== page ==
(Henry Darger - Untitled II (At Jennie Richee, they admire the beauty of the tropical nimbus clouds), n.d. Watercolor, pencil and collage on paper (click photo for larger image)American outsider artist and writer Henry Darger (1892-1973) is known for his epic fantasy more than 15,000 pages long and his colorful, often disturbing watercolors and collages. His works were discovered shortly before his death and recognized only posthumously by the wider world. Darger’s illustrations are recognizable by the artist’s lavish palette, the use of the entire page, and complex compositions that often include repetitive figures of young girls. Darger is widely regarded as the paradigmatic outsider artist. His fame rests not only on the quality of his work but also on the late recognition of his secret creative output and his tragic and reclusive life. Darger lost both of his impoverished parents at an early age. An intelligent child, he was first enrolled in a public school, was eventually moved to a Catholic school, and ultimately was institutionalized in the Illinois Asylum for Feeble-Minded Children. Despite an obvious intelligence, it was determined that "little Henry's heart is not in the right place”.  The Lincoln asylum's practices included forced labor and severe punishments. Eventually, Darger served briefly in the U.S. Army during WWI, and afterwards lived a humble, solitary life. He earned his wages as a janitor. Art critics and scholars continue to debate whether his work was born of genius or of mental illness. 

Darger’s most-astounding production is the epic entitled in full, The Story of the Vivian Girls, in What Is Known as the Realms of the Unreal, of the Glandeco-Angelinnian War Storm, Caused by the Child Slave Rebellion, or In the Realms of the Unreal. The story follows seven girls, the Vivian Girls of the Catholic nation Abbieannia, who attempt to rescue kidnapped children enslaved by the atheistic and villainous Glandelinians. The tale, loosely based on events from the American Civil War, pits heroic children against evil, abusive adults. Darger first wrote the story in longhand and later typed it and added illustrations. He worked on the project for 43 years.

The 300 watercolors he made to accompany his story bring the tale of destruction and heroism to life, often in graphic detail. The paintings, some of which measure up to 12 feet wide, illustrate the children’s vulnerability against their captors. The enslaved children are white, pale, and unclothed and are typically rendered androgynous or with boys’ genitalia. Darger traced and cut figures from comics and children’s books into his work, because, probably because he felt he did not have the skill to draw people without them.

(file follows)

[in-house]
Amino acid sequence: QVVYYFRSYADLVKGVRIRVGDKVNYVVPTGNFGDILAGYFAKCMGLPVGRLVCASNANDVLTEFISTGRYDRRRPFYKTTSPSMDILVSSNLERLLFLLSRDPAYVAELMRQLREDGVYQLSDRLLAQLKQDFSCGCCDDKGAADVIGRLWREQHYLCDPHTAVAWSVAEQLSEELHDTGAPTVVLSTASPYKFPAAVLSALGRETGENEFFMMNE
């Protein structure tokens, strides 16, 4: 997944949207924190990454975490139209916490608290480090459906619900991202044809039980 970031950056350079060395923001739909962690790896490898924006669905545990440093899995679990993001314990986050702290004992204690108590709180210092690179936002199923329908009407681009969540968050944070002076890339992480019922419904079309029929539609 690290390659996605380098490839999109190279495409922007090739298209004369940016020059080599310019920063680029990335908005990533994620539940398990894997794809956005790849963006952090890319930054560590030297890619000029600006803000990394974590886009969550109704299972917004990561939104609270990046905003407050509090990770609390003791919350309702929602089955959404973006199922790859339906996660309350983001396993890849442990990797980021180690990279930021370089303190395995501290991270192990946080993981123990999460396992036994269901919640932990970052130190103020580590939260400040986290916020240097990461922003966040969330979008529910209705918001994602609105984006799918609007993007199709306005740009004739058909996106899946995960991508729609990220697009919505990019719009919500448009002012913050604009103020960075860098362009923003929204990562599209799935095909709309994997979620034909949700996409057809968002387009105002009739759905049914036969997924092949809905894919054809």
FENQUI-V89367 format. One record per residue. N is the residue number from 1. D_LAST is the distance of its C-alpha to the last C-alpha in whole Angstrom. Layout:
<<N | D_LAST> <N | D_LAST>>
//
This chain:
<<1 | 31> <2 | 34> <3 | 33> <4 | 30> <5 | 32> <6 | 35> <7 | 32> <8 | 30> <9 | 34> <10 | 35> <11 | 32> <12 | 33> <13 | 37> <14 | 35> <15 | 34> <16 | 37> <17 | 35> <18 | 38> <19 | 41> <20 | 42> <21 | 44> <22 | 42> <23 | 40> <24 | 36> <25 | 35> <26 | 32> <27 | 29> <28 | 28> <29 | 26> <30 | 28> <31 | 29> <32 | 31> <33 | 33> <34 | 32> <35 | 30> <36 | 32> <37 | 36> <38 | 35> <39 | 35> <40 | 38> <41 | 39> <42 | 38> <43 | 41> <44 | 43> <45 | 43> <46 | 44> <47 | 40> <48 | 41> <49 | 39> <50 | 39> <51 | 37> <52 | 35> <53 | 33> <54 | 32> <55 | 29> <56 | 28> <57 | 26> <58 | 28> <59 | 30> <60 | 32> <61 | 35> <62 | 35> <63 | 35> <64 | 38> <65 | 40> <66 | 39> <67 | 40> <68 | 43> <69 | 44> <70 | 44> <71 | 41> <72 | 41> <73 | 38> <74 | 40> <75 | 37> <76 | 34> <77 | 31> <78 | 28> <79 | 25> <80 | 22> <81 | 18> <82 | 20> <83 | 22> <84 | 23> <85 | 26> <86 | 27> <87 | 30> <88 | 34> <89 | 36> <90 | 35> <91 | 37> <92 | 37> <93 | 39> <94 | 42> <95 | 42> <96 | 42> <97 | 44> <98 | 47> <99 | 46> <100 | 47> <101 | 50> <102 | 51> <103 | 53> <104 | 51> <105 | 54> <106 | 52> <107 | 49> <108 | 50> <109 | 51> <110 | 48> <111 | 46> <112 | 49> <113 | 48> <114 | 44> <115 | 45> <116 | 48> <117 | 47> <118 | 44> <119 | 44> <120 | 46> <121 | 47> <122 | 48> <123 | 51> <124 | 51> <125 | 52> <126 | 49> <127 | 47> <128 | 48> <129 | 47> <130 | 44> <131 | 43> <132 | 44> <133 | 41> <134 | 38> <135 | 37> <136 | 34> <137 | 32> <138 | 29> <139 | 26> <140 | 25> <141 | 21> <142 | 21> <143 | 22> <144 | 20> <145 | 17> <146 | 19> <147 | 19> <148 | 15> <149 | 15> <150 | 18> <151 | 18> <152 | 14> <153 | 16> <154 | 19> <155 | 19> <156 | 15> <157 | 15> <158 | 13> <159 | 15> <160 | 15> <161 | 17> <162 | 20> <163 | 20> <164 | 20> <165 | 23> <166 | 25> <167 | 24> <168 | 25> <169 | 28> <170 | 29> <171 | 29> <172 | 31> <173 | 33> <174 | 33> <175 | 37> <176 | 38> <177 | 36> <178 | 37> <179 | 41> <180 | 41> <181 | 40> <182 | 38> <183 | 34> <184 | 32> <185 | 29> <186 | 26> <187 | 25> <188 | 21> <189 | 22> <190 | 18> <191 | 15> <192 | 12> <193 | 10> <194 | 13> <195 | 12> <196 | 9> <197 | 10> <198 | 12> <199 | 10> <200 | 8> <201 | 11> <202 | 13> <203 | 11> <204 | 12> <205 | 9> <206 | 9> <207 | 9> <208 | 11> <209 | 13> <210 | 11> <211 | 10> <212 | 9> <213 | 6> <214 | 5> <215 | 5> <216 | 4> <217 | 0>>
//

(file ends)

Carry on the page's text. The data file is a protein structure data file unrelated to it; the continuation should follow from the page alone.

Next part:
Everything You Always Wanted to Know About ‘Giclee’ But Were Afraid to Ask

Art Speaks (click photo for larger image)Mark Sarazen will be the Featured Presenter for this Sunday’s OAC ‘Art Speaks’ program. Mark will be sharing stories from his twenty-one years of experience in making Digital Fine Art Prints, and he’ll have an array of art produced by Sarazen Editions hung in the gallery for us to view! 

‘Art Speaks’ is one of the Ossining Arts Council’s most popular programs—because it explores all art forms and all types of participation in the arts. Artists, Arts Educators, Collectors, Historians, and Art Patrons all participate—and enjoy—spending time on Sunday afternoons learning more about the arts. Get out from under the “tax-day blues” this week and share in the fun.

The program runs from 2-3:30pm. Admission is FREE to ALL and light refreshments will be served. Donations are welcome. 

OAC Steamer Firehouse Gallery - 117 Main St., 2nd Fl., Ossining, NY 10510


Did You Know?

Dada artist Marcel Duchamp created art from everyday objects, which he called “readymades”. He made about twenty of these pieces. The most famous example, by far, is a work called “Fountain” which is nothing more than a urinal he purchased. He scrawled “R. Mutt” as a signature on its side. When it came time to display his creation at an art show, the board in charge of the exhibit had a fierce debate about it. They eventually chose to hide the display from view, presumably in the washroom.